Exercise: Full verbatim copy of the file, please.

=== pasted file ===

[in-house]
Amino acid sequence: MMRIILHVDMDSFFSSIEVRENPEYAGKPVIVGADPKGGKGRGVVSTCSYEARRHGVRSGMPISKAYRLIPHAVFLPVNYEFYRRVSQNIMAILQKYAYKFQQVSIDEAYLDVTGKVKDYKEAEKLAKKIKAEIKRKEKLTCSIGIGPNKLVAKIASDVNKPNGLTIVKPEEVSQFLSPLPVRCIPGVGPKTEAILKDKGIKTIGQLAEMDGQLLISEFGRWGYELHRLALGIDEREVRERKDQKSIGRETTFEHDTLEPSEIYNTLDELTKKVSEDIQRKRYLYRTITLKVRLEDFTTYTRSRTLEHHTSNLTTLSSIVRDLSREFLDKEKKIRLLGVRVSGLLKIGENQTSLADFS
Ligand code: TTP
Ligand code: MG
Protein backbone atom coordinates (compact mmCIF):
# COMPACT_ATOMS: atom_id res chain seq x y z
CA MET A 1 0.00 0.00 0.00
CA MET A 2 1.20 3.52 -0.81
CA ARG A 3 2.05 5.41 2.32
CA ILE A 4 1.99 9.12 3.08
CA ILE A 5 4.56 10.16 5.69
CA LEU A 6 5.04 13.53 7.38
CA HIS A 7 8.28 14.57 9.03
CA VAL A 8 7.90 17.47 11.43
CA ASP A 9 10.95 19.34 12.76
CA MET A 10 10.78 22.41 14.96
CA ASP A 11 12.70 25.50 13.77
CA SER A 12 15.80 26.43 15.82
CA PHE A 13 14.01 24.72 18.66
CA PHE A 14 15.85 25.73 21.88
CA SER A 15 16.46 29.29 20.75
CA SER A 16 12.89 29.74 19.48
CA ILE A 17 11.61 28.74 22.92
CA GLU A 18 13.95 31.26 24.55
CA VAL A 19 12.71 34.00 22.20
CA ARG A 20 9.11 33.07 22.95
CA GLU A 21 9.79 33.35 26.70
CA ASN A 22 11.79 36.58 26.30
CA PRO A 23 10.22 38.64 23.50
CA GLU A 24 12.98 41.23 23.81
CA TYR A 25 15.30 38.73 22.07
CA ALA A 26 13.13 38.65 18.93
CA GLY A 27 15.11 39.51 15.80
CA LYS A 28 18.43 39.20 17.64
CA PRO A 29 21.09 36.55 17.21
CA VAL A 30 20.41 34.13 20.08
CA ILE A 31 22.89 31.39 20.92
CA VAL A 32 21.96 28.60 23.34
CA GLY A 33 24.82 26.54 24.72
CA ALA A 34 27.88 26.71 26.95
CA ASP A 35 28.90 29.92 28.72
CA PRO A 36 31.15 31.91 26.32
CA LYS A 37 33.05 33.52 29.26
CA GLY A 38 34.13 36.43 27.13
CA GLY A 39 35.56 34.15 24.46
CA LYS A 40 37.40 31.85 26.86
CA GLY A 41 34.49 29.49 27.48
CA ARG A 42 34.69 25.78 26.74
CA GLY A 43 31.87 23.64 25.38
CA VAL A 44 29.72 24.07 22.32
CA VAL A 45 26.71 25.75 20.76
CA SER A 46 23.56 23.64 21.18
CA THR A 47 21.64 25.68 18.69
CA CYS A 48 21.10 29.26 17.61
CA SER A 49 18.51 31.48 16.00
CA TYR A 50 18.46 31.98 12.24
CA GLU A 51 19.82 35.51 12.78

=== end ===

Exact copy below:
[in-house]
Amino acid sequence: MMRIILHVDMDSFFSSIEVRENPEYAGKPVIVGADPKGGKGRGVVSTCSYEARRHGVRSGMPISKAYRLIPHAVFLPVNYEFYRRVSQNIMAILQKYAYKFQQVSIDEAYLDVTGKVKDYKEAEKLAKKIKAEIKRKEKLTCSIGIGPNKLVAKIASDVNKPNGLTIVKPEEVSQFLSPLPVRCIPGVGPKTEAILKDKGIKTIGQLAEMDGQLLISEFGRWGYELHRLALGIDEREVRERKDQKSIGRETTFEHDTLEPSEIYNTLDELTKKVSEDIQRKRYLYRTITLKVRLEDFTTYTRSRTLEHHTSNLTTLSSIVRDLSREFLDKEKKIRLLGVRVSGLLKIGENQTSLADFS
Ligand code: TTP
Ligand code: MG
Protein backbone atom coordinates (compact mmCIF):
# COMPACT_ATOMS: atom_id res chain seq x y z
CA MET A 1 0.00 0.00 0.00
CA MET A 2 1.20 3.52 -0.81
CA ARG A 3 2.05 5.41 2.32
CA ILE A 4 1.99 9.12 3.08
CA ILE A 5 4.56 10.16 5.69
CA LEU A 6 5.04 13.53 7.38
CA HIS A 7 8.28 14.57 9.03
CA VAL A 8 7.90 17.47 11.43
CA ASP A 9 10.95 19.34 12.76
CA MET A 10 10.78 22.41 14.96
CA ASP A 11 12.70 25.50 13.77
CA SER A 12 15.80 26.43 15.82
CA PHE A 13 14.01 24.72 18.66
CA PHE A 14 15.85 25.73 21.88
CA SER A 15 16.46 29.29 20.75
CA SER A 16 12.89 29.74 19.48
CA ILE A 17 11.61 28.74 22.92
CA GLU A 18 13.95 31.26 24.55
CA VAL A 19 12.71 34.00 22.20
CA ARG A 20 9.11 33.07 22.95
CA GLU A 21 9.79 33.35 26.70
CA ASN A 22 11.79 36.58 26.30
CA PRO A 23 10.22 38.64 23.50
CA GLU A 24 12.98 41.23 23.81
CA TYR A 25 15.30 38.73 22.07
CA ALA A 26 13.13 38.65 18.93
CA GLY A 27 15.11 39.51 15.80
CA LYS A 28 18.43 39.20 17.64
CA PRO A 29 21.09 36.55 17.21
CA VAL A 30 20.41 34.13 20.08
CA ILE A 31 22.89 31.39 20.92
CA VAL A 32 21.96 28.60 23.34
CA GLY A 33 24.82 26.54 24.72
CA ALA A 34 27.88 26.71 26.95
CA ASP A 35 28.90 29.92 28.72
CA PRO A 36 31.15 31.91 26.32
CA LYS A 37 33.05 33.52 29.26
CA GLY A 38 34.13 36.43 27.13
CA GLY A 39 35.56 34.15 24.46
CA LYS A 40 37.40 31.85 26.86
CA GLY A 41 34.49 29.49 27.48
CA ARG A 42 34.69 25.78 26.74
CA GLY A 43 31.87 23.64 25.38
CA VAL A 44 29.72 24.07 22.32
CA VAL A 45 26.71 25.75 20.76
CA SER A 46 23.56 23.64 21.18
CA THR A 47 21.64 25.68 18.69
CA CYS A 48 21.10 29.26 17.61
CA SER A 49 18.51 31.48 16.00
CA TYR A 50 18.46 31.98 12.24
CA GLU A 51 19.82 35.51 12.78